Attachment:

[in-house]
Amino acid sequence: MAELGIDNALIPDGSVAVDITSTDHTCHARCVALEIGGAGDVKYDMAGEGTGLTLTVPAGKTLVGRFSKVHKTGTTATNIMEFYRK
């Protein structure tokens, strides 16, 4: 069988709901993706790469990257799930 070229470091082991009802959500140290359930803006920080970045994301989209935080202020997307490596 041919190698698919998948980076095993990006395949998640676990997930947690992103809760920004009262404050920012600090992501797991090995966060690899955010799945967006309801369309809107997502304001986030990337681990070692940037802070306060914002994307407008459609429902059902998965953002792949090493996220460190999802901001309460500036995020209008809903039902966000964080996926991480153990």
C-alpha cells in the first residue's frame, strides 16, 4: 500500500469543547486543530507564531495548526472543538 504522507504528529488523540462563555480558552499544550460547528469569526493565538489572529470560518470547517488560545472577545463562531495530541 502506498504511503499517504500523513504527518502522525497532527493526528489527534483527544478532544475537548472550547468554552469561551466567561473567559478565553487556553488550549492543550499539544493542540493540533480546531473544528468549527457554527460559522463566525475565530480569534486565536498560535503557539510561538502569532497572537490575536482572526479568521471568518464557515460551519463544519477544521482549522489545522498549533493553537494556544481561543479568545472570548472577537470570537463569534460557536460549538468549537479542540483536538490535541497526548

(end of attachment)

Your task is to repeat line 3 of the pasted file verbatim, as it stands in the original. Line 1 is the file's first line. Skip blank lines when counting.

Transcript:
């Protein structure tokens, strides 16, 4: 069988709901993706790469990257799930 070229470091082991009802959500140290359930803006920080970045994301989209935080202020997307490596 041919190698698919998948980076095993990006395949998640676990997930947690992103809760920004009262404050920012600090992501797991090995966060690899955010799945967006309801369309809107997502304001986030990337681990070692940037802070306060914002994307407008459609429902059902998965953002792949090493996220460190999802901001309460500036995020209008809903039902966000964080996926991480153990």